Saturday, January 23, 2010

Mountain Life 14

In the days, weeks and months that followed our escape, God’s hand continued to move swiftly. At the time, it was hard to see but hindsight is 20/20.

As many of you know, the housing market stinks. Yet, we sold and closed on our house within thirty days of leaving Texas. God is so good. Quinton’s sister bought it for a very low price. I mean half of what it was worth. Some thought we were crazy for selling it for a loss but I disagree and let me tell you why. It is just a house. All the valuable things had been sent away on May 1st. Quinton’s sister needed a house and who better to have it than family. All paperwork was signed by Quinton’s mom. We have not been back to Texas.

We bought a twenty-foot travel trailer to stay in while we built our house. My aunt was wonderful enough to allow us to hook to her water and electric. I am not the happy-camper type and there were probably a hundred different times my family should have had me drawn and quartered for my bad attitude and general fit throwing. I was still trying to swallow the jagged pill of loss. It is not something I am proud of but I am able to admit I was difficult. Seven people and three dogs in 160 sq ft is a hard task for a weekend. We stayed there for 9 months.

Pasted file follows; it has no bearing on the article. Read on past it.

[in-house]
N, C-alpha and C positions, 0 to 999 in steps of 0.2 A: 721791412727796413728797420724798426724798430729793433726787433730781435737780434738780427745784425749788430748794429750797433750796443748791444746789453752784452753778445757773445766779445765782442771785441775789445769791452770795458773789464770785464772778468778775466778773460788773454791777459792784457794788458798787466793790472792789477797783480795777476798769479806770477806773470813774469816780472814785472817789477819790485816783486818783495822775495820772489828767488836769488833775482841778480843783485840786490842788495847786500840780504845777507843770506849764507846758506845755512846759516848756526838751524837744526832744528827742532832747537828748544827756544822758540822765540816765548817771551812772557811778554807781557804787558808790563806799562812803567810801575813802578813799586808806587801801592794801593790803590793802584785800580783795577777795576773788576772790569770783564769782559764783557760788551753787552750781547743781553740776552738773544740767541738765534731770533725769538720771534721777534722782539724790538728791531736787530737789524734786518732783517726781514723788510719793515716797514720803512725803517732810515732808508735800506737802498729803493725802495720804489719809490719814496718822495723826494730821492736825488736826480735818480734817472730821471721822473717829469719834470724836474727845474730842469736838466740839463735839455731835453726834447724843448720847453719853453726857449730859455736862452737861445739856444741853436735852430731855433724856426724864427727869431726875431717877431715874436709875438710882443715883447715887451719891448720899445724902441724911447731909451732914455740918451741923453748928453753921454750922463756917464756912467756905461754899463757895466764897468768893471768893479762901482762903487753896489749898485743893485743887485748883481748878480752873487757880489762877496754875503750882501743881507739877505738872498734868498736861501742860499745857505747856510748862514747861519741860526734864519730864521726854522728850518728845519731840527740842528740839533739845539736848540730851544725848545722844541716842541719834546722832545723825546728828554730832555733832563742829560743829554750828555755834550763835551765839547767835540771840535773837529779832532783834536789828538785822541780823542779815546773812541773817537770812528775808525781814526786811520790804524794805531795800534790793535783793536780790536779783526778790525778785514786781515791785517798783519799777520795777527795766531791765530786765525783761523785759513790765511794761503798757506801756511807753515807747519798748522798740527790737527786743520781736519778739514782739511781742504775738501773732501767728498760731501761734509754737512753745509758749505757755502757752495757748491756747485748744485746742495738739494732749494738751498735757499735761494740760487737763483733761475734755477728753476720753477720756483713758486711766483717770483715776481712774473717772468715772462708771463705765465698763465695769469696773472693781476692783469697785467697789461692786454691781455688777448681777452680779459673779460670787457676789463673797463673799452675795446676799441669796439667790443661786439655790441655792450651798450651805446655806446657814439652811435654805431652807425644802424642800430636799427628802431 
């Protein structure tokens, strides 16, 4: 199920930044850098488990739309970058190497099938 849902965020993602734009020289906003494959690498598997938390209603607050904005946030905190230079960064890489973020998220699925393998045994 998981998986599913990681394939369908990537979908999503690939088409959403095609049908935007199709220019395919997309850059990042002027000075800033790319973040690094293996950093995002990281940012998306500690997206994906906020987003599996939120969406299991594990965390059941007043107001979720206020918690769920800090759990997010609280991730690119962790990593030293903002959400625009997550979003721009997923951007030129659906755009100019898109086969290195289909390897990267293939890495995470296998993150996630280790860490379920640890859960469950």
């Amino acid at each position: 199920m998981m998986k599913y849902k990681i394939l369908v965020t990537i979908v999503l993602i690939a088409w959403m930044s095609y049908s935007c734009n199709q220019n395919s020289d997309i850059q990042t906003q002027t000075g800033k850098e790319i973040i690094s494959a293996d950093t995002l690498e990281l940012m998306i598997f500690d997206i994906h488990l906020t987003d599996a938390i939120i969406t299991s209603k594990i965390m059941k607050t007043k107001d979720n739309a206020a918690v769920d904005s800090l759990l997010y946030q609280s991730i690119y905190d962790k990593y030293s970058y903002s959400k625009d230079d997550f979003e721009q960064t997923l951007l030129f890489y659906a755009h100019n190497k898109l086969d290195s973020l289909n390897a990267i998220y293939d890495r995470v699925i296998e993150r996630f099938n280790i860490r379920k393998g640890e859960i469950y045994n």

First, we had to have the land cleared. Problem was we had to wait a month for an appointment with a dozer. Being the rock-heads we are, we decided to cut our road while we waited. Have you ever cut down a tree? I don’t mean a little sapling but a big thick tree. We had to cut down nearly a hundred. It was 950 feet to the beginning of our property from the county road. How about moving rocks? Have you ever moved a rock as big as your car? We moved dozens. All this in temperatures in the high 90’s or low 100’s.

We awoke before sun-up each day and worked until noon. We returned to the trailer, ate lunch and took a nap. Yes, I am 35 and love naps. At 4, we returned to the road and worked until night fall. I have to admit, there were days that I stood strike. I actually refused to move another rock or branch. Not once in this time did I have to prod the children to bed. They went happily and were asleep when their heads hit the pillow.

When I threw my pity-parties, my poor husband should have shaken me but he just kissed me and went with the boys or alone. See, he needed that time in God’s wilderness more than I needed shade and AC. I now realize it was how he was able to cope with what had happened to his family. He may not have been able to change what was done but he could cut a road with his own two hands and that was a sure thing when the world around us was crazy.

On day 30 of cutting our road, we made it to the build spot. The dozer showed up the next day, along with Quinton’s sister (cash in hand for the house.) We watched the dozer operator the same way others watch a ball game. He did in a few hours what would have taken us months or even years. It was a beautiful thing, let me tell you. Now, it was time for the real work to begin.

More tomorrow? Peace, love and God’s will.


  1. Ah, naps, what a wonderful way to escape the world, even for just a few minutes! :)

  2. I can't wait until we begin our own adventure up there. hehehe. I know there will be times I'll be impossible and it won't be nearly as difficult as what you went through.